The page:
Music for the moment
Two different CDs will serve listeners well at different times
The title, “Piano Chill: Songs of Faith”, sums up a recent release by Christopher Phillips from the Green Hill Instrumental Collection.
Produced by Jack Jezzro and Greg Howard and released from Burton Avenue Music, this 15track album is a beautiful collection of piano renditions of favourite hymns.
The CD includes such familiar titles as “All Creatures of Our God and King,” “Amazing Grace”, “Fairest Lord Jesus”, “Be Thou My Vision” and “There is Fountain,” just to name a few. The collection features enduring songs of the church communicated by solo piano, played in a gentle, reflective style.
Phillips is well-known both for his “chill” piano arrangements and as a piano instructor, both in person and online. He also has a number of other albums in the Piano Chill series, including songs by the Gaithers, the Eagles and songs of Christmas.
While I wouldn’t choose “Piano Chill: Songs of Faith” as the album to best keep me awake on a long road trip, I would absolutely select it to play while relaxing at home, having some quiet time or visiting with friends.
An album I might select to help with a road trip would be a new release from Cedarmont Kids, “Little David Presents Travel Tunes: 67 Singalong Songs for Travel.” While my days of entertaining toddlers in the car have passed, I know several families who would absolutely be able to use this 3-CD collection.
“Travel Tunes” includes a CD of Toddler Tunes like “Wheels on the Bus”, “Eensy, Weensy Spider”, “Oh Dear! What Can the Matter Be?”, “Row, Row, Row Your Boat” and numerous others. The Toddler Action Songs CD includes “Twinkle, Twinkle”, “The Ants Go Marching” and “I’m Gonna Sing” and many more. The only hitch for a Canadian audience is that the third CD in this lovely collection is Songs of America. On that disc, however, the only songs that are completely dedicated to our neighbours to the south are “Yankee Doodle”, “The StarSpangled Banner”, “America the Beautiful,” “You’re a Grand Old Flag” and “America.”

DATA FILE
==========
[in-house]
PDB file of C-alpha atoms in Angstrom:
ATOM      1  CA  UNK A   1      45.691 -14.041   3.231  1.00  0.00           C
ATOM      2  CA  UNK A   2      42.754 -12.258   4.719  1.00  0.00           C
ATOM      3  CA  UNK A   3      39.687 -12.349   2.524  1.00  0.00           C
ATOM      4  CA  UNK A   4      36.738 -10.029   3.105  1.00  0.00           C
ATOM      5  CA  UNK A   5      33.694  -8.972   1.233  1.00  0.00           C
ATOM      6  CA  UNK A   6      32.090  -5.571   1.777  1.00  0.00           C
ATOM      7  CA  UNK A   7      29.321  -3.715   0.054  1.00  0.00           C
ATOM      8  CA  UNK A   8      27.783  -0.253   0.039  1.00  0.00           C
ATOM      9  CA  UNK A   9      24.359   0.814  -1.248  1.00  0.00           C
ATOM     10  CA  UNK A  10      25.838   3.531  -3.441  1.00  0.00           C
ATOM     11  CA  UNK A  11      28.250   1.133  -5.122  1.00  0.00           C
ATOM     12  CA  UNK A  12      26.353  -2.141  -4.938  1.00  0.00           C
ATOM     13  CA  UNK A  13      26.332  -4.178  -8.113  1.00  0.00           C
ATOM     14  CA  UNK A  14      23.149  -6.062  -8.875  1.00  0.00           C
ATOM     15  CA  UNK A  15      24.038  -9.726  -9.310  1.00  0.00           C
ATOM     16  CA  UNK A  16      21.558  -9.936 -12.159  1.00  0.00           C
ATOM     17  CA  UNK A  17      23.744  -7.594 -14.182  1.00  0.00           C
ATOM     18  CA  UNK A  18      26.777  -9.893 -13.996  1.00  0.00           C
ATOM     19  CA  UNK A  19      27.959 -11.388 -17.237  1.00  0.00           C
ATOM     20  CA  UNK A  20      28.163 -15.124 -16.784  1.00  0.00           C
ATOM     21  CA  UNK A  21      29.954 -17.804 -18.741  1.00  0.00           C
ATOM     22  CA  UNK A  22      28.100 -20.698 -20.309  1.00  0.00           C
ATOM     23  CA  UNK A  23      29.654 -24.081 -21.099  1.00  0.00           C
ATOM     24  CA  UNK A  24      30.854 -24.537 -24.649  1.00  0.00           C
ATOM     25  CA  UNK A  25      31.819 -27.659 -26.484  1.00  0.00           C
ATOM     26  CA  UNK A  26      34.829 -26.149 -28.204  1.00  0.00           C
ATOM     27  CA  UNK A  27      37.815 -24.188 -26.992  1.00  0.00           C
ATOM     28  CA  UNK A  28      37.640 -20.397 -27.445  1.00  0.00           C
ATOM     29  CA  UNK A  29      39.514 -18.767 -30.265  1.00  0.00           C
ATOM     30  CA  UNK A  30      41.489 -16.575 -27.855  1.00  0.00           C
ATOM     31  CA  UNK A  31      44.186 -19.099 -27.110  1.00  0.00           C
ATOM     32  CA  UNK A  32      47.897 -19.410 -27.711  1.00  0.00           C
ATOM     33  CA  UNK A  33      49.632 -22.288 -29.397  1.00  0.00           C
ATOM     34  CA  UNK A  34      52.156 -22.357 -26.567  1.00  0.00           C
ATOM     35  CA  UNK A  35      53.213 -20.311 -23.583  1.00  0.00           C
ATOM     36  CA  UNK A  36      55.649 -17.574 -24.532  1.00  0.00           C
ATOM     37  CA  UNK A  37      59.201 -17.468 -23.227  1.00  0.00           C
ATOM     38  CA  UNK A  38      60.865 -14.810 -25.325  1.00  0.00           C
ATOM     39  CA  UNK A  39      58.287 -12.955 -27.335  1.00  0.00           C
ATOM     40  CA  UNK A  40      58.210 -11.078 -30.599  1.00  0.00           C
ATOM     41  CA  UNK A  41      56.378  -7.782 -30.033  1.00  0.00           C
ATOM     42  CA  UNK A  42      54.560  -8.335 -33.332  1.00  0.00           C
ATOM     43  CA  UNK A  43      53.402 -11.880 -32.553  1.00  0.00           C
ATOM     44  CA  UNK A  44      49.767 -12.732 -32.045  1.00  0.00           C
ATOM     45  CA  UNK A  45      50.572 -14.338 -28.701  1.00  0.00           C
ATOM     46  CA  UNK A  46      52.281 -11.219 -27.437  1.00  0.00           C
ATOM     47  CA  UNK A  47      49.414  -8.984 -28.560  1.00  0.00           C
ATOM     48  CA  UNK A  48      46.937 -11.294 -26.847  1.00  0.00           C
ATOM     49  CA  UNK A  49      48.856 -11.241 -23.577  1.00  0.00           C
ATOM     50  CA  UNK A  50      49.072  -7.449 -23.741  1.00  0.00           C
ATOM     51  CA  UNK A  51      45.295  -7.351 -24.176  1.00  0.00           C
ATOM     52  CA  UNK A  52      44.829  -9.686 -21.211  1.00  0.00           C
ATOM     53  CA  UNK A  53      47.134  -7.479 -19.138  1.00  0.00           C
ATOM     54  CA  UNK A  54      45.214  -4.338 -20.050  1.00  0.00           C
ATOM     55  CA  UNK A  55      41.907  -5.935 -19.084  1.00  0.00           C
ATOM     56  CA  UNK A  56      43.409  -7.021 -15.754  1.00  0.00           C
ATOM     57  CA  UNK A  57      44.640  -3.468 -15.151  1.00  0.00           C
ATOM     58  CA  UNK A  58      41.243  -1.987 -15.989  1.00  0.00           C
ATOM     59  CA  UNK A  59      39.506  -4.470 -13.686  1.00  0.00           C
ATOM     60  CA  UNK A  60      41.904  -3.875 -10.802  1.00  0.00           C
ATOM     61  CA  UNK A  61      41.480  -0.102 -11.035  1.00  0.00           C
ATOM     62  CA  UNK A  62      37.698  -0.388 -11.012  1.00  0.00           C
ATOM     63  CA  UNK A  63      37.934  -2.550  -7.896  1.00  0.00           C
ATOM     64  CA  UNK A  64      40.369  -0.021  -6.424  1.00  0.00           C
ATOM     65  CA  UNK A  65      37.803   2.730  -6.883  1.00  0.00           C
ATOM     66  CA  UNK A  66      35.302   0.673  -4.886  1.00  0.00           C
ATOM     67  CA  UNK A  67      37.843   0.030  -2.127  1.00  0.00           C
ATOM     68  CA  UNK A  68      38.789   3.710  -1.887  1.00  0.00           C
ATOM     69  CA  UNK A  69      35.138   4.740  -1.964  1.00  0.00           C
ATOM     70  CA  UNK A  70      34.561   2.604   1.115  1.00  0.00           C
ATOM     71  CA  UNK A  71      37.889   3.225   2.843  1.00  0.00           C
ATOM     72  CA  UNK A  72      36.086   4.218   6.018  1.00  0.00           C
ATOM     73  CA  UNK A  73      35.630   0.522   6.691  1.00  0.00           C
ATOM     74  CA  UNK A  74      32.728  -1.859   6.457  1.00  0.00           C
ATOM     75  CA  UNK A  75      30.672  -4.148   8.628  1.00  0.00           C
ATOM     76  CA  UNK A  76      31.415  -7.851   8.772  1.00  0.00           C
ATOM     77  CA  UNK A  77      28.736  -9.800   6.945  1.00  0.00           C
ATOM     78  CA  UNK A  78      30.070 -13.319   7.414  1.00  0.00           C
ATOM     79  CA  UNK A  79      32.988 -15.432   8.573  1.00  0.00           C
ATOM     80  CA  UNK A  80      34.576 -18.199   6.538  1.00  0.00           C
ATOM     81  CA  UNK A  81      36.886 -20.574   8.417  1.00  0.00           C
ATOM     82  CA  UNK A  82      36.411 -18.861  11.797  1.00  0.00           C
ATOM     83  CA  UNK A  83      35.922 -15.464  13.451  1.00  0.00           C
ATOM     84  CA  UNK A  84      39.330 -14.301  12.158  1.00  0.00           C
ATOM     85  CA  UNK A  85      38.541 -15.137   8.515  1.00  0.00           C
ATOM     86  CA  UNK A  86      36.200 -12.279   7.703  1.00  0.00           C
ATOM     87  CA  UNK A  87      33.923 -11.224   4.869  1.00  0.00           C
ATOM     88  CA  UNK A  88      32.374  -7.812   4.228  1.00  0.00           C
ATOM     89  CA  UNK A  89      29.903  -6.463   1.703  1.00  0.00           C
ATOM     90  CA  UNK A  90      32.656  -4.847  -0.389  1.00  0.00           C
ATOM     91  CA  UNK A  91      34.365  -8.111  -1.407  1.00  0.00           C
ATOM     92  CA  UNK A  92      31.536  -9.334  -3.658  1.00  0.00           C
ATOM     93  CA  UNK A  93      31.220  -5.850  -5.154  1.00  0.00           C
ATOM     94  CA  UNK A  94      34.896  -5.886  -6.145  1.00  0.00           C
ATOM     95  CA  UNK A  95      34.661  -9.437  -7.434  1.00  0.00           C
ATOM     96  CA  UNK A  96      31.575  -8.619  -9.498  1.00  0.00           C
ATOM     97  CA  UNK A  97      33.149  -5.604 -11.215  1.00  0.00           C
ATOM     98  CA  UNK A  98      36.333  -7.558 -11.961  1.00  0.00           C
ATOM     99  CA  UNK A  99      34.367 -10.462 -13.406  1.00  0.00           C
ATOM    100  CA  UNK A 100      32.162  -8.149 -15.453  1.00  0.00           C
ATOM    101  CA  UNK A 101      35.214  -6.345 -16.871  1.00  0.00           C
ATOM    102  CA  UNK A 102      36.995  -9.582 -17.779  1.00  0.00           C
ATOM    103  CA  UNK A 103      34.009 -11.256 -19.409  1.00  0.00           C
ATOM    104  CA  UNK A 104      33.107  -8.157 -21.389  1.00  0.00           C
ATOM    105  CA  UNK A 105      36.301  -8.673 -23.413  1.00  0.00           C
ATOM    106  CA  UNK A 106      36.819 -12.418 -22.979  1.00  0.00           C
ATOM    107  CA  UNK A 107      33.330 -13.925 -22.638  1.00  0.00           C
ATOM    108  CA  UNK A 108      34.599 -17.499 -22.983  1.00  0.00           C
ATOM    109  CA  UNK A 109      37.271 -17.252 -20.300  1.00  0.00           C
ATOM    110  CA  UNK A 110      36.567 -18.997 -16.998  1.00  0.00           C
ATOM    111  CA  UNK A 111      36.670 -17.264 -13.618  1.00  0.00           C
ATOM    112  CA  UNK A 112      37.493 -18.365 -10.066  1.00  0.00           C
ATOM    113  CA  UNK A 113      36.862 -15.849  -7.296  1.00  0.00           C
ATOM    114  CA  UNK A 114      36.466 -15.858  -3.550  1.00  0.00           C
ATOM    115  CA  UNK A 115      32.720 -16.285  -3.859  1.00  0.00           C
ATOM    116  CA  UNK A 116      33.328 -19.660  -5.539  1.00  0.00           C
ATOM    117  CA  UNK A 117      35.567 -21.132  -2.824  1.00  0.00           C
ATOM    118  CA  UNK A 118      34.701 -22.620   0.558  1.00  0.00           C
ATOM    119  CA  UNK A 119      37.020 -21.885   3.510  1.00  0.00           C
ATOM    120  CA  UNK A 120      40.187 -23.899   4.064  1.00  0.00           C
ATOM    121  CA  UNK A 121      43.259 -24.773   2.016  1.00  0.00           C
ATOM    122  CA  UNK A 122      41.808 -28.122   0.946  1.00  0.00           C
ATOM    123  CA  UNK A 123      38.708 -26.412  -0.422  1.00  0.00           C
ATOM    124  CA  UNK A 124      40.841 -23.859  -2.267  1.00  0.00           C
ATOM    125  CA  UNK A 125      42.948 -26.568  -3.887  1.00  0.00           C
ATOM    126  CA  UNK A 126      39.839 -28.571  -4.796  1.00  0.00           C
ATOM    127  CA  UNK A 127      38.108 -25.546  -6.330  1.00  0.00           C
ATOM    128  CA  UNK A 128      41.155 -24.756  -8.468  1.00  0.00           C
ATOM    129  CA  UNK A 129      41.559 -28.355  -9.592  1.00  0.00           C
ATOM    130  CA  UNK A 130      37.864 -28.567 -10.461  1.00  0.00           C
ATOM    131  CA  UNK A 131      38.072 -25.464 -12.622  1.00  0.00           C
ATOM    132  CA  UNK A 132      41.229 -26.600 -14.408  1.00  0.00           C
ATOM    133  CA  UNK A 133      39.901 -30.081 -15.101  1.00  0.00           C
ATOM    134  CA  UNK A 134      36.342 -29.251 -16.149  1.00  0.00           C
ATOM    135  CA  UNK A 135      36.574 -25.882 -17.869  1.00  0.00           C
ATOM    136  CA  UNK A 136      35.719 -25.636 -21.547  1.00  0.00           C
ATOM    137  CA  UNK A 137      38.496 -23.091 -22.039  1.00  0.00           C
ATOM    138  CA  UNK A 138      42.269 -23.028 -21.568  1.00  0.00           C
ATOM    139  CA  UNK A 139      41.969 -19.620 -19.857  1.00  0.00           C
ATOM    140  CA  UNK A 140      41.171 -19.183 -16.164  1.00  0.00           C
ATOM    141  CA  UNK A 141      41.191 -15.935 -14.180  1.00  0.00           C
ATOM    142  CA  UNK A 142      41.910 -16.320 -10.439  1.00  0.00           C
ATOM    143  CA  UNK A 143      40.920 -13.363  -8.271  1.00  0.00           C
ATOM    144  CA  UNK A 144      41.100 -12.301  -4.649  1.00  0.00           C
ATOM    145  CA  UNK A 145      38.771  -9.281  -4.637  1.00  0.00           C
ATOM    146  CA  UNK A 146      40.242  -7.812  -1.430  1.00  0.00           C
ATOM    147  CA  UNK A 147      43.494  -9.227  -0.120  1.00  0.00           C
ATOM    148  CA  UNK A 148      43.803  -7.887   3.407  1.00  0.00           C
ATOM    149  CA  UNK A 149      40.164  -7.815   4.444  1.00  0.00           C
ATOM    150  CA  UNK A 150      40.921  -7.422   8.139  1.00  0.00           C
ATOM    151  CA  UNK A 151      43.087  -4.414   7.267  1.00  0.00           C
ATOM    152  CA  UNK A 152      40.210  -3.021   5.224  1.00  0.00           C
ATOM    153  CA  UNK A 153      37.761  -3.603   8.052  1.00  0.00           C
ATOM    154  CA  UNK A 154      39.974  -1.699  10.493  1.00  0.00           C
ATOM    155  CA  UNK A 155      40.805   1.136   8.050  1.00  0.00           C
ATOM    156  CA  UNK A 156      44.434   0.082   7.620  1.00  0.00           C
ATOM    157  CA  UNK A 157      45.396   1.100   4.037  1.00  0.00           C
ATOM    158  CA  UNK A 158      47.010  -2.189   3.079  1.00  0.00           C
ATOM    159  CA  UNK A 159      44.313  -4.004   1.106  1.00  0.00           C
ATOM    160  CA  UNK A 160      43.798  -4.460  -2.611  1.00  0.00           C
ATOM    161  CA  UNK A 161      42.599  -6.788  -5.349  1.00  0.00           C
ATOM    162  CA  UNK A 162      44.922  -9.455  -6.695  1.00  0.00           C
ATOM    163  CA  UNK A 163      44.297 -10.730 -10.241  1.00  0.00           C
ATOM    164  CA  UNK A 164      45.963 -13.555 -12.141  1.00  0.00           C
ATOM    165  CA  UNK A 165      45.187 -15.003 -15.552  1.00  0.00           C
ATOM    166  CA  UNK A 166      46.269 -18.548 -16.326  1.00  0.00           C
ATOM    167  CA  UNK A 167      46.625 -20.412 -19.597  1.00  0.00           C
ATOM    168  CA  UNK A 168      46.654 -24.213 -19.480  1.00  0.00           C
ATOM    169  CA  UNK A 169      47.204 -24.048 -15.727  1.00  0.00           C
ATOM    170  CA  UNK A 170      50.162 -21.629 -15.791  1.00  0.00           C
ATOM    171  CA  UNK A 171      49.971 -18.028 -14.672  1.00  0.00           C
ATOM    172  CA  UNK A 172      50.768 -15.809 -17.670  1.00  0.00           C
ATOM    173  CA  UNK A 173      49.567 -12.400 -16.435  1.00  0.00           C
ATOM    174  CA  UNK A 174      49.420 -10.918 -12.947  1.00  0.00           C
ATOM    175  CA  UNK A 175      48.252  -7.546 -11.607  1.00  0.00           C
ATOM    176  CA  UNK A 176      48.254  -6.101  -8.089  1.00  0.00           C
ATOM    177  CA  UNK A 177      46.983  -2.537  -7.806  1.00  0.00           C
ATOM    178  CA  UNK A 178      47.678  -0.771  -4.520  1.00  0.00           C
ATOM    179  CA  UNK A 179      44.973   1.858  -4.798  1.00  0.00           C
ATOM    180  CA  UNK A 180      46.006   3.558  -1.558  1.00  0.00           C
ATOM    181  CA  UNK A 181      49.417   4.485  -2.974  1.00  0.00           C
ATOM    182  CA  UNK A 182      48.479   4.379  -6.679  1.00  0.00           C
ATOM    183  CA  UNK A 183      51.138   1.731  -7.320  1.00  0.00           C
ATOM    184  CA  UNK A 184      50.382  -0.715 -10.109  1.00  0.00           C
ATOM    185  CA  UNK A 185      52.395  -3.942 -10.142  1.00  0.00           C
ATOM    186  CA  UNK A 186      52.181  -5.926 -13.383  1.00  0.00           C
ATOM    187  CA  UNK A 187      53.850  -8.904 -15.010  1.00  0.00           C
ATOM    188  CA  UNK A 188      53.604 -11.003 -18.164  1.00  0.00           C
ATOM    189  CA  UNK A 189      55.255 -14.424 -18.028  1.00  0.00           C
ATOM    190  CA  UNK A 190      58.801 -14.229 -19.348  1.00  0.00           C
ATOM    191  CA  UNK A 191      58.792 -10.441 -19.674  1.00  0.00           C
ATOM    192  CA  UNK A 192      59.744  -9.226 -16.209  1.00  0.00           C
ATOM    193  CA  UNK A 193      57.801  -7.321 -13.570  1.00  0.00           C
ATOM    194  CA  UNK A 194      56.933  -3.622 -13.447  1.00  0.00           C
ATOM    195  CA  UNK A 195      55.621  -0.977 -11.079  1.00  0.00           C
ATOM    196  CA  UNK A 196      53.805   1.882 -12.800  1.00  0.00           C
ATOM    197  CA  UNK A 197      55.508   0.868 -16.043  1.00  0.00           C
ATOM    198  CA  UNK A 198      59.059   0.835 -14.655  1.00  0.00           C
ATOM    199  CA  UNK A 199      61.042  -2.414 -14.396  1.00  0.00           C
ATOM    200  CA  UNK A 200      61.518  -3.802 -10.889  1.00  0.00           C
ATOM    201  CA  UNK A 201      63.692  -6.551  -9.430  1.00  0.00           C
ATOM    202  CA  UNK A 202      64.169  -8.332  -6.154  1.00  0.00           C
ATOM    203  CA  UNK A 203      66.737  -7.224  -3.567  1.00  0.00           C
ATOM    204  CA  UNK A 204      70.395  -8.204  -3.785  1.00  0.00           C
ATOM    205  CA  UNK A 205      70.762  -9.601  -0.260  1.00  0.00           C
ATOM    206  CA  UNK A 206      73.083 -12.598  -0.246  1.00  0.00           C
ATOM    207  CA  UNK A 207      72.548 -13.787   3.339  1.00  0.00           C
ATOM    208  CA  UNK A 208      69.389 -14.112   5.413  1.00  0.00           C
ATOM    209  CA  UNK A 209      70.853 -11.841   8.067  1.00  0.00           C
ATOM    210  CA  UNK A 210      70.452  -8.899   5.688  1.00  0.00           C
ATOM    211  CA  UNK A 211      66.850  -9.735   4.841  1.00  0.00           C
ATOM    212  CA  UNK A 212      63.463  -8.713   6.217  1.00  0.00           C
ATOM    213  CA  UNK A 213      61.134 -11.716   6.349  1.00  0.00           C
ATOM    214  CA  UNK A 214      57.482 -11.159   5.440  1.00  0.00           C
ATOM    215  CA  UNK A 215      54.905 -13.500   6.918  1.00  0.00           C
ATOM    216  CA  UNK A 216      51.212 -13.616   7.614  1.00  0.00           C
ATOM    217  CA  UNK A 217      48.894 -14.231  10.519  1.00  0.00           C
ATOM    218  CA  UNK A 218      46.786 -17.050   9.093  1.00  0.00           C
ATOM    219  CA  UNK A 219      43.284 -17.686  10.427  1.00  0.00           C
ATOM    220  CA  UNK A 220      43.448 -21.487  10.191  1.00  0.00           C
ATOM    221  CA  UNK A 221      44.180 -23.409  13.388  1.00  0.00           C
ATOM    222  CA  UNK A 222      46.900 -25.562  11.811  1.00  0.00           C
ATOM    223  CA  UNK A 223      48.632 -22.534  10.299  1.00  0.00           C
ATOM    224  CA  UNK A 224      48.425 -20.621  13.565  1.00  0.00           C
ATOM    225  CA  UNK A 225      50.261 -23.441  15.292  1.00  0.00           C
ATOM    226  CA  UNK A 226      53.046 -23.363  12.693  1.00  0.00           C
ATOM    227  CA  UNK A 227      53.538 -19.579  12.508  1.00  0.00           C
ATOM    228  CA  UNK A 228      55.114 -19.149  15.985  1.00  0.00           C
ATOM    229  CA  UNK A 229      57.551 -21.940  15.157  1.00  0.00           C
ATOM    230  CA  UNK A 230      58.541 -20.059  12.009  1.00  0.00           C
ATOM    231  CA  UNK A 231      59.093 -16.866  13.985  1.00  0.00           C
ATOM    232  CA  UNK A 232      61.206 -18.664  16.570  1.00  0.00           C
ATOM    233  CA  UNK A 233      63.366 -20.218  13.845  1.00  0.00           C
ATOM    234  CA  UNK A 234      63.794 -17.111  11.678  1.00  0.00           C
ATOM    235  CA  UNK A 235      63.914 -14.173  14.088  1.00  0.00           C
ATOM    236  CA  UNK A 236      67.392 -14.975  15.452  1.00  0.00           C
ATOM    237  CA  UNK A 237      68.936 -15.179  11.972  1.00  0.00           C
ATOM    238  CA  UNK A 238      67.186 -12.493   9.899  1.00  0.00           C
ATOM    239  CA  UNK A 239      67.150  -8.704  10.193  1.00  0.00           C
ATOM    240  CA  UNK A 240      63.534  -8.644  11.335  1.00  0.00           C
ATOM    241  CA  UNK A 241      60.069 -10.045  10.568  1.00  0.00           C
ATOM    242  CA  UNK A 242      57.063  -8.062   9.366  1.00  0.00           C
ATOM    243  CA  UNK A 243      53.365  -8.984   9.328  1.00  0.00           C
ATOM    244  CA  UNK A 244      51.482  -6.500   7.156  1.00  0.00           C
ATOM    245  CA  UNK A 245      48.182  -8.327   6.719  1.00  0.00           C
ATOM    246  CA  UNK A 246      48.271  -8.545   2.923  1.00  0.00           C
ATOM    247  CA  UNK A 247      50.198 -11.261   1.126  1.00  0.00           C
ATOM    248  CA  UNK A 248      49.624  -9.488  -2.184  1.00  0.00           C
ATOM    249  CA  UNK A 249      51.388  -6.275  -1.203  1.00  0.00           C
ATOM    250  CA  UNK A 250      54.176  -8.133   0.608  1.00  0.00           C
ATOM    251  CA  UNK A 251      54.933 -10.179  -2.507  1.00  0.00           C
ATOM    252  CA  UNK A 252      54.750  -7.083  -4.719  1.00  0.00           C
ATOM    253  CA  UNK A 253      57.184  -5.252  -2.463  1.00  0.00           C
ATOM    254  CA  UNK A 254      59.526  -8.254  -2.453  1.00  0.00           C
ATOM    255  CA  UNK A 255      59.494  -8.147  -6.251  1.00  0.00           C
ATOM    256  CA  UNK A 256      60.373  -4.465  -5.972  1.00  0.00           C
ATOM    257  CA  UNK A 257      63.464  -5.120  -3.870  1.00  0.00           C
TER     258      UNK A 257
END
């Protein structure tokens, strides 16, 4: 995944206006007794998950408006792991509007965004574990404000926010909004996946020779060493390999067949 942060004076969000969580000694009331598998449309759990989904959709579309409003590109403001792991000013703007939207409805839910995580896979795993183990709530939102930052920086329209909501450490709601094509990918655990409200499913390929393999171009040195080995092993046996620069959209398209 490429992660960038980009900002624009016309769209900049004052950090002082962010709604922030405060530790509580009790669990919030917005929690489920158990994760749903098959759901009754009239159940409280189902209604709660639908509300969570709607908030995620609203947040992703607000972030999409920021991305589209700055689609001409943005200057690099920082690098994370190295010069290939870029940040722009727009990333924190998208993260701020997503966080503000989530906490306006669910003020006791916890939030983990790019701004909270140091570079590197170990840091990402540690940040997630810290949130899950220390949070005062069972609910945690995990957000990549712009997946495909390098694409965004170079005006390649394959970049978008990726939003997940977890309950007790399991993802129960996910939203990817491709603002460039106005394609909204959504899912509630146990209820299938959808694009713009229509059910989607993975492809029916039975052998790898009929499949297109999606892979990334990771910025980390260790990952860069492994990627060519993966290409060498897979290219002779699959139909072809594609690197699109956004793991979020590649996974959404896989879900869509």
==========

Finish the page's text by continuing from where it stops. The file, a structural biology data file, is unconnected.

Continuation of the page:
Considering there are 67 songs in the collection, that’s not too bad.
The songs on “Travel Tunes” are all sung by children, using very simple, singable arrangements. As well, each song appears twice on each CD, once with singing and once in splittrack format to allow for singing in a group. The CDs also contain bonus lyric sheets and activity pages, ideal for young children. All in all, I would consider that “LIttle David Presents Travel Tunes” is an ideal collection for young families on the go.
Tracey Evison, a musician and educator on P.E.I., writes this column for The Guardian every second Saturday. She can be contacted by email at email@example.com.